Robert Vaughn: Good whiskey and no exercise. No. I don't know. My mother and father both looked much younger than they were when they died at a relatively young age. So I can contribute nothing to the question except I don't know.
Tell us about the continuing years that you've been involved with "Hustle." When did you think the series really got into his groove, for lack of a better term, and just tell us what you think is different about this approaching season, other than the obvious one about being in California for the premier episode.
Robert Vaughn: I think it grew each year because we all got to know each other very well on a social level in addition to the level of working together. Most people that are in series do not see each other at the end of the day, but we do see each other. We do like each other, and I think the more that we've liked each other and growing each year to be more friendly and a part of our lives, I think the show has improved for that reason as a result of our personal relationships.
How much are you still sort of defined by your role in The Man from U.N.C.L.E.? Can you still maybe not go walk down the street without somebody remembering you from Man from U.N.C.L.E. or has that waned over the years?
Robert Vaughn: I knew it changed for me from U.N.C.L.E. to Hustle the first time I gave a cabdriver in London a 5 pound note, and he held it up to the light and said, "Is this any good, mate?" I said, "Ah. I think the show is being watched here." And that was about the second year.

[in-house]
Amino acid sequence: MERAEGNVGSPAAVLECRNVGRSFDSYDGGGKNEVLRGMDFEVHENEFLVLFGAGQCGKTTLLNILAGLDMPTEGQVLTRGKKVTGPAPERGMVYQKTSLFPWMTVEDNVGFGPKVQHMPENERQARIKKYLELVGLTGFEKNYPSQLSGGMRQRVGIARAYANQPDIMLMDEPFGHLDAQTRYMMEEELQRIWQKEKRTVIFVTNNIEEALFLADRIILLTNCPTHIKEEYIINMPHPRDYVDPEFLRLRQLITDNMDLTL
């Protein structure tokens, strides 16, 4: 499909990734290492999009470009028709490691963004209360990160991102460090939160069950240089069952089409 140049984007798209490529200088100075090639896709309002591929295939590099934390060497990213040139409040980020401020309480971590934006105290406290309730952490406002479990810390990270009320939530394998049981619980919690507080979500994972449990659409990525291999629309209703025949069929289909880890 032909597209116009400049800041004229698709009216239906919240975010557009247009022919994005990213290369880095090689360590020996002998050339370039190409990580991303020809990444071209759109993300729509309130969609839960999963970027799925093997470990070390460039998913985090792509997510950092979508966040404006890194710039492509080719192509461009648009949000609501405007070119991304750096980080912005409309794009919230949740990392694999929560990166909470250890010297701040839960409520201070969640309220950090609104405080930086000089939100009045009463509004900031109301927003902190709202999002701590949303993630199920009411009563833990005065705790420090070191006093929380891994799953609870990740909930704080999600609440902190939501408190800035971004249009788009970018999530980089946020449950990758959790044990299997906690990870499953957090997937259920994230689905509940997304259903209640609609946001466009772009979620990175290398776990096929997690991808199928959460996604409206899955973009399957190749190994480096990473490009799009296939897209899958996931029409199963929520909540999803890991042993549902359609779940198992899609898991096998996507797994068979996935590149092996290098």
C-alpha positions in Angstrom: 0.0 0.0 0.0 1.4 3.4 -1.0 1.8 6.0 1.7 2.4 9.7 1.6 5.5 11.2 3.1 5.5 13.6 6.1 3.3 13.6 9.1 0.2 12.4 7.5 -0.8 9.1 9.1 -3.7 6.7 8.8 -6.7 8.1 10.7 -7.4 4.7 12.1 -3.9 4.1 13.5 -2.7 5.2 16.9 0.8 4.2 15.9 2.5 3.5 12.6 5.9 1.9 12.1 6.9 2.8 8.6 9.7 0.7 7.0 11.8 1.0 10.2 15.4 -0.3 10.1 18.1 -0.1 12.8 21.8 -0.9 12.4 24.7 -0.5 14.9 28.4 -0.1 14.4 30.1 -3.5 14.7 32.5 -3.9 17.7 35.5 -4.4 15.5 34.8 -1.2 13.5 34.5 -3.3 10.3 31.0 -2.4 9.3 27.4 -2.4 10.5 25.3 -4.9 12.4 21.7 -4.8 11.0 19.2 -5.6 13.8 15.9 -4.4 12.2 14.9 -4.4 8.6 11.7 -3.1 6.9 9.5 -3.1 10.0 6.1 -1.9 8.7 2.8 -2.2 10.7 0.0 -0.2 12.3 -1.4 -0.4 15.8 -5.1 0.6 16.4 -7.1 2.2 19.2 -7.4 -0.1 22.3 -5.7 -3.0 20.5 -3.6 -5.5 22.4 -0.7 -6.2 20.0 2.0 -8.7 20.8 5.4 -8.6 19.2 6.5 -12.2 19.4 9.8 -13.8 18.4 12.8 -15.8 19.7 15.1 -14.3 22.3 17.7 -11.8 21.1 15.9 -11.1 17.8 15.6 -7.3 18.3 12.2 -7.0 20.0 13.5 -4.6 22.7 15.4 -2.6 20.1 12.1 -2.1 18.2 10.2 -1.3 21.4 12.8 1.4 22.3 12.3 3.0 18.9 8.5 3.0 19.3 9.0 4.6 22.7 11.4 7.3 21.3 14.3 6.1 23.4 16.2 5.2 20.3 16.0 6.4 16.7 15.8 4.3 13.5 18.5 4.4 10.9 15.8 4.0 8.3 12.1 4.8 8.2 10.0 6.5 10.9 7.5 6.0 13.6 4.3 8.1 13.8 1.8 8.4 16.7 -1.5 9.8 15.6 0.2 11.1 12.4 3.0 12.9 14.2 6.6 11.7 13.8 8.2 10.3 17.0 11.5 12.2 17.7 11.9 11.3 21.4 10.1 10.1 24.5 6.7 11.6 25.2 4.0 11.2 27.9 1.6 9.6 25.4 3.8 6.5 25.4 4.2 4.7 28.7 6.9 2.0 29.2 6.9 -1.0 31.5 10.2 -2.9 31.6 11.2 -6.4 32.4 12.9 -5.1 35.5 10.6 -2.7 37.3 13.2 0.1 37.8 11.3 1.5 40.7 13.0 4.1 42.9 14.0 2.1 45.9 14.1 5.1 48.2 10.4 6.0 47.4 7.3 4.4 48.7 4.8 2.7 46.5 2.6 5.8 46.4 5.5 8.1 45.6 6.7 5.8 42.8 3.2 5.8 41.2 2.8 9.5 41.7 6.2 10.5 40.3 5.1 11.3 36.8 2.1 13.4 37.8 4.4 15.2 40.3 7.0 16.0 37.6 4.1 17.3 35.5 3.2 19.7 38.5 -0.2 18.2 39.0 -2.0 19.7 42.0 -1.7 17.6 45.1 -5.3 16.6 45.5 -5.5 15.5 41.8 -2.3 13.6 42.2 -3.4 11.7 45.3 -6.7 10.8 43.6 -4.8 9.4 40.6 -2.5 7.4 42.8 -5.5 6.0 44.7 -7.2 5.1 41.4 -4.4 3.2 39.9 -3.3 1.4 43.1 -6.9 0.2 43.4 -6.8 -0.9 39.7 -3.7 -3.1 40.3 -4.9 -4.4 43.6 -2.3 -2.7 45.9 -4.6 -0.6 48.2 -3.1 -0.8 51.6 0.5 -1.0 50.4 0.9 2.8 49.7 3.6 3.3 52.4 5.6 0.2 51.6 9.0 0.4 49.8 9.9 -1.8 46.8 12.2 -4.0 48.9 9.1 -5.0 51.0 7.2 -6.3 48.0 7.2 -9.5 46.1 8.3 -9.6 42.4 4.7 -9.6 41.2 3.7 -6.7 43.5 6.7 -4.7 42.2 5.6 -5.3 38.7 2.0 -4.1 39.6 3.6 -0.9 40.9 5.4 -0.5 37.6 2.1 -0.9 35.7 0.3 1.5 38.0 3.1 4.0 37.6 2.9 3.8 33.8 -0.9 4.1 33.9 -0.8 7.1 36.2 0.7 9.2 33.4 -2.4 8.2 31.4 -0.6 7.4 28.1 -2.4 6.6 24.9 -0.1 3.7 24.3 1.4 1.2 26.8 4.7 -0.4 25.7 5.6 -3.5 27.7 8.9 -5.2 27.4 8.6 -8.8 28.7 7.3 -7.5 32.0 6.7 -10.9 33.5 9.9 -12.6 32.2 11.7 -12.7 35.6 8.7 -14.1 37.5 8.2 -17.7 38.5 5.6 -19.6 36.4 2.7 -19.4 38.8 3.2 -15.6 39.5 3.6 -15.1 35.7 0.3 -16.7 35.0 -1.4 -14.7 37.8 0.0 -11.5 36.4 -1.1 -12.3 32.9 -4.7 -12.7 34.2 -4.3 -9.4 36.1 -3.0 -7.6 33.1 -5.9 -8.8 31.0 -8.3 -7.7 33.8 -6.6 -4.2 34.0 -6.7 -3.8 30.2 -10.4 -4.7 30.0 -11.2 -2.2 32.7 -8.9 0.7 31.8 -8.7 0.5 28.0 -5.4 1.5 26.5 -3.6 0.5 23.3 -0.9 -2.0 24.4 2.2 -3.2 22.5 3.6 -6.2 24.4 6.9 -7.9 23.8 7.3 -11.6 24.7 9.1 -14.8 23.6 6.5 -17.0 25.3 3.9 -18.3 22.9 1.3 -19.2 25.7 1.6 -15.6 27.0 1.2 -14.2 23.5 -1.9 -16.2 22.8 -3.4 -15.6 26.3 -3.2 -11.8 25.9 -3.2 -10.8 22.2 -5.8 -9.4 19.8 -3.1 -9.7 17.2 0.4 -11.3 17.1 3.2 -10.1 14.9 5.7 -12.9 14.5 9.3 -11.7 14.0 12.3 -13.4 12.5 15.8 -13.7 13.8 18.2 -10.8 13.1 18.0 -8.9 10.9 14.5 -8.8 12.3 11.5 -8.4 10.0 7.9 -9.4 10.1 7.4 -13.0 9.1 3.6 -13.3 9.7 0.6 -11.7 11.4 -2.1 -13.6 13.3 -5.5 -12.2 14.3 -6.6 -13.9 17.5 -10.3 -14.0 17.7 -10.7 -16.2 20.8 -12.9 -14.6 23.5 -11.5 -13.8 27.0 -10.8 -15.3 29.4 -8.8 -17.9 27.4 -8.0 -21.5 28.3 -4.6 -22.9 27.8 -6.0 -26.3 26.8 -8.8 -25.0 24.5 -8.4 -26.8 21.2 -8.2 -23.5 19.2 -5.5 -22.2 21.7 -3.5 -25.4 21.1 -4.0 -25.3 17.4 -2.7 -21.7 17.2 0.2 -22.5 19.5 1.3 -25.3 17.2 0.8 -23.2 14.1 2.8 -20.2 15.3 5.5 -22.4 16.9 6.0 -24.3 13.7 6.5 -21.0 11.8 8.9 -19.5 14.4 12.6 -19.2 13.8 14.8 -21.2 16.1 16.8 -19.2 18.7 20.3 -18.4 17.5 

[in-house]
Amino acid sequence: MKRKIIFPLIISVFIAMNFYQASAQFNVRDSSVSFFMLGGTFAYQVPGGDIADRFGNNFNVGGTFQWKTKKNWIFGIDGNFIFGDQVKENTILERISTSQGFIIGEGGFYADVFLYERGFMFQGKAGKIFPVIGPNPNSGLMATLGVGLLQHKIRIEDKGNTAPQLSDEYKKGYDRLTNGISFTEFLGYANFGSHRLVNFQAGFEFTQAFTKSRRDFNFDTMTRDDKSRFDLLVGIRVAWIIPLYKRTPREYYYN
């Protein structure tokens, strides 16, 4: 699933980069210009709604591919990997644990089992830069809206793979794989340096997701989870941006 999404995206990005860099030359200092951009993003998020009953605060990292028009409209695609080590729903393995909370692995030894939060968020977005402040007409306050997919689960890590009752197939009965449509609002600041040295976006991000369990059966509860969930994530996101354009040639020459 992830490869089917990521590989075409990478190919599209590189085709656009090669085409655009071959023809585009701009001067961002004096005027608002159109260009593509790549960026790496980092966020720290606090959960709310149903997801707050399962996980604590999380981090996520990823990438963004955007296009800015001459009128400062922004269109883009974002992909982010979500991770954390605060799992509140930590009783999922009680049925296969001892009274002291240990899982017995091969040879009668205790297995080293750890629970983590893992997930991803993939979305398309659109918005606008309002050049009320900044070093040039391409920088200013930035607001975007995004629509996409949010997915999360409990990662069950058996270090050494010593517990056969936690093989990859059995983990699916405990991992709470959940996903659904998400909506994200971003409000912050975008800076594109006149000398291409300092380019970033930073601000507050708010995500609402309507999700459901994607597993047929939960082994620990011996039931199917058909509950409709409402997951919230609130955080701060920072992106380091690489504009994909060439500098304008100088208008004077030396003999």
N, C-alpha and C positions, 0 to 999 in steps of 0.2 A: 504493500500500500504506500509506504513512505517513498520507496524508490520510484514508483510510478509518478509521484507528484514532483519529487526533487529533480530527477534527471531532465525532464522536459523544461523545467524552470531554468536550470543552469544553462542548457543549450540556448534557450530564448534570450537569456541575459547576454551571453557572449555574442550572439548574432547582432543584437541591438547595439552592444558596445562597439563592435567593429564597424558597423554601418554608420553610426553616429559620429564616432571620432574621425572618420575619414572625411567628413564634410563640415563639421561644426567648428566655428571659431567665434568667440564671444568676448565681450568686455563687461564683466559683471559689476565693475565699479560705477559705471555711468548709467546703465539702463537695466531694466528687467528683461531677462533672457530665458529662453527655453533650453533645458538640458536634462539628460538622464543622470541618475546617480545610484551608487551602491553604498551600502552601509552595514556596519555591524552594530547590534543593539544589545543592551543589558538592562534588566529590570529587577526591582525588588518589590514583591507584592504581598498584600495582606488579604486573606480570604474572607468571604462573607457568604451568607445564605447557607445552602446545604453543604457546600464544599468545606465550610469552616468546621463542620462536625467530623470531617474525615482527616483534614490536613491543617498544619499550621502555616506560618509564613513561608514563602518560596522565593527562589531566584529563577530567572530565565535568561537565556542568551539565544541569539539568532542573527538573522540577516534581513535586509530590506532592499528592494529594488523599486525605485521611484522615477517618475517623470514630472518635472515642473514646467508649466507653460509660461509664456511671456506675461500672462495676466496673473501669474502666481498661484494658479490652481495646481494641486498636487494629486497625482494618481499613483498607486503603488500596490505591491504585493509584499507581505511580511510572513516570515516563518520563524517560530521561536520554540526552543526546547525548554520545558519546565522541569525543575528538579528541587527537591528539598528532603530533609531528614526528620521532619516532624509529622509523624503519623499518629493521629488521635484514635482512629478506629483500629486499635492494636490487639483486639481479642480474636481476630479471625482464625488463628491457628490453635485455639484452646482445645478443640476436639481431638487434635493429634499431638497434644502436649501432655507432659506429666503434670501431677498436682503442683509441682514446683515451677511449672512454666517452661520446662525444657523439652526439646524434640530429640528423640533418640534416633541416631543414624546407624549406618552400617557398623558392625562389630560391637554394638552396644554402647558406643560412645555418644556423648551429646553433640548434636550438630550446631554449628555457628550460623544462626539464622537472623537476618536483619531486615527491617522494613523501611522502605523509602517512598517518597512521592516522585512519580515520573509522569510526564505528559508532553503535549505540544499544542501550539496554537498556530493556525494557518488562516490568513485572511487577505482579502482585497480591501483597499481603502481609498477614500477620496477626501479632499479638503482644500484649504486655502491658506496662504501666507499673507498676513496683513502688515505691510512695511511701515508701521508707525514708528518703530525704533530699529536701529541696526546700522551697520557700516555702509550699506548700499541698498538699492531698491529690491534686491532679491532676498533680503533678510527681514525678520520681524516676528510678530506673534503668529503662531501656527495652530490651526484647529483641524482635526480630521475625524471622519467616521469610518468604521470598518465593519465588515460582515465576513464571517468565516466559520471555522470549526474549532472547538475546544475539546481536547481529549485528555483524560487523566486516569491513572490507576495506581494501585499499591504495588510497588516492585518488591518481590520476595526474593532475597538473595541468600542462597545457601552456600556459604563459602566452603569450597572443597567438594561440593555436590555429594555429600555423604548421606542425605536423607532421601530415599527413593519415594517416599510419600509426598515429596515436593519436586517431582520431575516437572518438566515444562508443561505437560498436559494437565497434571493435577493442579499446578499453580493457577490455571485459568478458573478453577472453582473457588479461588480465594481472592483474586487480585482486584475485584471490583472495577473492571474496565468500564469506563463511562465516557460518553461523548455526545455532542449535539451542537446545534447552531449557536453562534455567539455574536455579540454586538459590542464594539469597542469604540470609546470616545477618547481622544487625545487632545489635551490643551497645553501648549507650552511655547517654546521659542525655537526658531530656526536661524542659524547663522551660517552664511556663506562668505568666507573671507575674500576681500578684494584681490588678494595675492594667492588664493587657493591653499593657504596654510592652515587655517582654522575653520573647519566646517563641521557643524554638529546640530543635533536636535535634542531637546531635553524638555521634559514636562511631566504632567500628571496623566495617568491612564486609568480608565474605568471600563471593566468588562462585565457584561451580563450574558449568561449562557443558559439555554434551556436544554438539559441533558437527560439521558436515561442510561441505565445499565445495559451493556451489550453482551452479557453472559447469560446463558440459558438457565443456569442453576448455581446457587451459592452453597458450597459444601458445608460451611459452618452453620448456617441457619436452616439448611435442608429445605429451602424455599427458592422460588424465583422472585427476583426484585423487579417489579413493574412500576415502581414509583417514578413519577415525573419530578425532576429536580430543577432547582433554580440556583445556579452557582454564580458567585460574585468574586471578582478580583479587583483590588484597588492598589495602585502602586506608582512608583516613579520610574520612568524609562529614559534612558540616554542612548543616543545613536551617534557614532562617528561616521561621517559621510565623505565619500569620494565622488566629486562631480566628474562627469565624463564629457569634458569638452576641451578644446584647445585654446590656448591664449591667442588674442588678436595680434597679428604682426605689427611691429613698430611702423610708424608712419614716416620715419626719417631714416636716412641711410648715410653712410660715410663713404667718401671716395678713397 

Going back to the other show, the first time I knew it seemed to be successful, I was in Geneva and there was some kind of political conference there, and a king of an emerging country in Africa wearing his crown and robes came up and asked me for my autograph. And I thanked the king and I gave him the autograph. It's just amazing how television permeates the entire world from people who are just listeners and viewers to people of considerable importance who find relaxation watching television. Somebody called it a talking lamp. Television, that is.
Do you give your cast members any tips?
Robert Vaughn: I just think everybody on the cast is so wonderful unto themselves. I have nothing to offer any of them because they are -- they can dance. They can sing. They can do dialects. They can do trick voices. They can ride horses. They can do everything. I act, hopefully. But they really are enormously talented people. Except -- apart from their personalities.